|The first excerpt represents the past or something you must release, and is drawn from The Black Dwarf by Walter Scott:
of lunatics--for their disgraceful restraints--for their cruel
privations, than for communication with the rest of humanity.
Hubert alone--and Hubert too will one day abandon me. All are of
a piece, one mass of wickedness, selfishness, and ingratitude--
wretches, who sin even in their devotions; and of such hardness
of heart, that they do not, without hypocrisy, even thank the
Deity himself for his warm sun and pure air."
As he was plunged in these gloomy soliloquies, he heard the tramp
of a horse on the other side of his enclosure, and a strong clear
bass voice singing with the liveliness inspired by a light heart,
Canny Hobbie Elliot, canny Hobbie now,
|The second excerpt represents the present or the deciding factor of the moment, and is drawn from Theaetetus by Plato:
thinkers, he was absorbed with one idea, and that idea was the absoluteness
of perception. Like Socrates, he seemed to see that philosophy must be
brought back from 'nature' to 'truth,' from the world to man. But he did
not stop to analyze whether he meant 'man' in the concrete or man in the
abstract, any man or some men, 'quod semper quod ubique' or individual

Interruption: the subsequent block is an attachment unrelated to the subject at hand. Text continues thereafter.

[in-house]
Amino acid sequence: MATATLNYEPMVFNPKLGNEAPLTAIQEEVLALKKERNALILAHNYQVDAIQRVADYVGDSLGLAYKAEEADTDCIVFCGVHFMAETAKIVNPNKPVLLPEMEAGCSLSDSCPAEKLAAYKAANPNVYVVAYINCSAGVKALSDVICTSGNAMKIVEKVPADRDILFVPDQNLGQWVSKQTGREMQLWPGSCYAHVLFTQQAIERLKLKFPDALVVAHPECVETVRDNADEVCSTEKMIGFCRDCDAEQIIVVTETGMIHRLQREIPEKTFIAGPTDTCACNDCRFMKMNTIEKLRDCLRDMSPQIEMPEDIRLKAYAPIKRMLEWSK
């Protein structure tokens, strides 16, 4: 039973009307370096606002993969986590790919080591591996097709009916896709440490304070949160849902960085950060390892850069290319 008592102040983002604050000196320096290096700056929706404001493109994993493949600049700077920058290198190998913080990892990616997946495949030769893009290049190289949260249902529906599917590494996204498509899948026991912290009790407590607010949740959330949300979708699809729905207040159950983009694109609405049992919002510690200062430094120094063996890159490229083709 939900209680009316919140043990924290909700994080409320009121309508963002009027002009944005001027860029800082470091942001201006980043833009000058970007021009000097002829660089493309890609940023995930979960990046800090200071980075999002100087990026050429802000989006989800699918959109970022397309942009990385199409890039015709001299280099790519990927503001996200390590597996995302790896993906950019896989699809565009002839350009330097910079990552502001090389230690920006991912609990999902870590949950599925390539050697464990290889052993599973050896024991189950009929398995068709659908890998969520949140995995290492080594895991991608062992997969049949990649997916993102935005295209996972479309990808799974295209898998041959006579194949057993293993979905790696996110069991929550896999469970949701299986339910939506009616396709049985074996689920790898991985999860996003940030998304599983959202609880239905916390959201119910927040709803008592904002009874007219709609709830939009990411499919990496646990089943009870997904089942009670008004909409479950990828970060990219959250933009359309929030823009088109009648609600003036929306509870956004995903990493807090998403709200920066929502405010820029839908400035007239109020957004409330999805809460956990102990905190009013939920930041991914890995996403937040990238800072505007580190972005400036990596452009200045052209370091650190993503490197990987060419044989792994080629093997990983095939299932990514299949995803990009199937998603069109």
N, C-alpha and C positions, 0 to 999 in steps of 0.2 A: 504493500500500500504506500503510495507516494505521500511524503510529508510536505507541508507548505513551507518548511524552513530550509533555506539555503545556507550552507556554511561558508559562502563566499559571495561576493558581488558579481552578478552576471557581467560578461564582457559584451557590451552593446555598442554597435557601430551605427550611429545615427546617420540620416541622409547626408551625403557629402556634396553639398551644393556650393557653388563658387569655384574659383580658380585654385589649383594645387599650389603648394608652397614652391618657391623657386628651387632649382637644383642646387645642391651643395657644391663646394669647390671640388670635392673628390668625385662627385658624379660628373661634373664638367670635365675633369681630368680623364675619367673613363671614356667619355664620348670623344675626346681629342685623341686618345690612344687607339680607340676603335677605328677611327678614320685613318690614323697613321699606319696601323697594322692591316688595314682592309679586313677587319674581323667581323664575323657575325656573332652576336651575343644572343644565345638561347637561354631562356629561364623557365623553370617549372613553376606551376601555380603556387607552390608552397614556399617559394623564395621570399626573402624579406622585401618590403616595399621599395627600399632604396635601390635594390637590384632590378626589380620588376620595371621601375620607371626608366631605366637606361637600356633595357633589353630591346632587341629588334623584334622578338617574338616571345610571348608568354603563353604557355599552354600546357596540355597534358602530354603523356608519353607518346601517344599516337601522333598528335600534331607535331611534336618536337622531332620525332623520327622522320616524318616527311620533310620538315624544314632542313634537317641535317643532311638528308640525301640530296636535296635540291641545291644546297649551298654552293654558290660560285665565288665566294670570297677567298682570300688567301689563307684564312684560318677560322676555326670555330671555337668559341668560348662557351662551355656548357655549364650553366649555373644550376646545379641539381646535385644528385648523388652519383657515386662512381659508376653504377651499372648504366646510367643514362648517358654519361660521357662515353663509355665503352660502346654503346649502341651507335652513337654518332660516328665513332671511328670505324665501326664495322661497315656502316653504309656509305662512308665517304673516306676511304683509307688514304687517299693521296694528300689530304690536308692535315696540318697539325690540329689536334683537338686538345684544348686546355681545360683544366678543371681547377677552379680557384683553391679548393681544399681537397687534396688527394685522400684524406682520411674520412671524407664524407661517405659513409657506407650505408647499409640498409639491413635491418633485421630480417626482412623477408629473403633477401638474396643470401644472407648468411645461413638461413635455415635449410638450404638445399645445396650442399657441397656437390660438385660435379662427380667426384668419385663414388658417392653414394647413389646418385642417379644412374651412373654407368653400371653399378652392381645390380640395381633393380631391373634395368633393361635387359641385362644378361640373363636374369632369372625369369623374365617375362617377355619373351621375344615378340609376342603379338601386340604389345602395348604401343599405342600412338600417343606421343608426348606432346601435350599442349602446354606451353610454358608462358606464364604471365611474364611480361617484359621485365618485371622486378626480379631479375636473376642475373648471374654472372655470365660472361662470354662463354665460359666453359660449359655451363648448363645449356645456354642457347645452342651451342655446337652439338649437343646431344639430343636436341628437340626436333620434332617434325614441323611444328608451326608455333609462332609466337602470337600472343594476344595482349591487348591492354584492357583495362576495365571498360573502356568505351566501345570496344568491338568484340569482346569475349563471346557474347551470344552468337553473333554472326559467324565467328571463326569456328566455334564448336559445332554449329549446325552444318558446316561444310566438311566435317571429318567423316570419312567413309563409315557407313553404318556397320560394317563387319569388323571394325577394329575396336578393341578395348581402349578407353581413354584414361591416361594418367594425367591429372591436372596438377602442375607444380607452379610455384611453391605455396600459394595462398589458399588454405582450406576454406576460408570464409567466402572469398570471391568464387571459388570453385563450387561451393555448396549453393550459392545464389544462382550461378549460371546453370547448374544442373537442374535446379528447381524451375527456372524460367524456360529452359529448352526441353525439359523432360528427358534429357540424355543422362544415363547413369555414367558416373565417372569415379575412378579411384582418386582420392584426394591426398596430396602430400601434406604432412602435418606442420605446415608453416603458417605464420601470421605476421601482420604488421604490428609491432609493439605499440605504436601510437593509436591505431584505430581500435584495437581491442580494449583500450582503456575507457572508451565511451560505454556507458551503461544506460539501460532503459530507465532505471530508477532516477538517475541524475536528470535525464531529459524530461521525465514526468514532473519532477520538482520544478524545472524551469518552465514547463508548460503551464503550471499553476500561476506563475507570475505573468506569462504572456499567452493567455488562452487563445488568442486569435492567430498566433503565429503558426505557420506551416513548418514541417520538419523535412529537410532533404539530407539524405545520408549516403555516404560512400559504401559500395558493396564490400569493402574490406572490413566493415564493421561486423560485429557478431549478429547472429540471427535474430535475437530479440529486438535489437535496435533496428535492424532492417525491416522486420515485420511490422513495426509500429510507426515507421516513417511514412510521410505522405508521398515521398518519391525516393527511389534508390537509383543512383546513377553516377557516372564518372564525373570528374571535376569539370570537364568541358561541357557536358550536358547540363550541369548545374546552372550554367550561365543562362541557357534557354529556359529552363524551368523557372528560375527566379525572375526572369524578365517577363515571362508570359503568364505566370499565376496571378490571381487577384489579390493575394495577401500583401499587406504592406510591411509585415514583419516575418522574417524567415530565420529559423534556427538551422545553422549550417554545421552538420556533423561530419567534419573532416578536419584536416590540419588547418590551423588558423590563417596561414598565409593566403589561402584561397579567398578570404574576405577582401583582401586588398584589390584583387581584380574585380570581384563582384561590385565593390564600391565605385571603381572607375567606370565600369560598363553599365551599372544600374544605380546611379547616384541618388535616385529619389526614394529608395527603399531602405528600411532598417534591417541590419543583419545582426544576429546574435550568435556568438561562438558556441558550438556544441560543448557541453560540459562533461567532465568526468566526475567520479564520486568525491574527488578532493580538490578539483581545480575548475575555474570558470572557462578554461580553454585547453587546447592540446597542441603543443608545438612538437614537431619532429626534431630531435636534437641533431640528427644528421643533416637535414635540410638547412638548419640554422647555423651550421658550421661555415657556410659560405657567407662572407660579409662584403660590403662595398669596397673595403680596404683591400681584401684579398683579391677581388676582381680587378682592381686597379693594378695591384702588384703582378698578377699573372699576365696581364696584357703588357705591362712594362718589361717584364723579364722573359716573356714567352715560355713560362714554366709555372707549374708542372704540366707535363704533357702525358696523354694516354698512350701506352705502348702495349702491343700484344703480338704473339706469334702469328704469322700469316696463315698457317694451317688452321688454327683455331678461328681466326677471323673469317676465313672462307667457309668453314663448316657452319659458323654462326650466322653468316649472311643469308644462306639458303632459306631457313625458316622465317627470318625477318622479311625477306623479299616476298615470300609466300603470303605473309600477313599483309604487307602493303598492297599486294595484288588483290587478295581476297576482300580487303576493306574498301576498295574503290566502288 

private judgment. Such an analysis lay beyond his sphere of thought; the
age before Socrates had not arrived at these distinctions. Like the
Cynics, again, he discarded knowledge in any higher sense than perception.
For 'truer' or 'wiser' he substituted the word 'better,' and is not
unwilling to admit that both states and individuals are capable of
practical improvement. But this improvement does not arise from
|The third excerpt represents the future or something you must embrace, and is drawn from The Purse by Honore de Balzac:
would not listen to me when I told her that a day more or less
did not matter----"
Hippolyte was not listening. As he looked at these two noble,
calm faces, he blushed for his suspicions, and ascribed the loss
of his purse to some unknown accident.
This was a delicious evening to him, and perhaps to her too.
There are some secrets which young souls understand so well.
Adelaide could read Hippolyte's thoughts. Though he could not
confess his misdeeds, the painter knew them, and he had come back
to his mistress more in love, and more affectionate, trying thus
to purchase her tacit forgiveness. Adelaide was enjoying such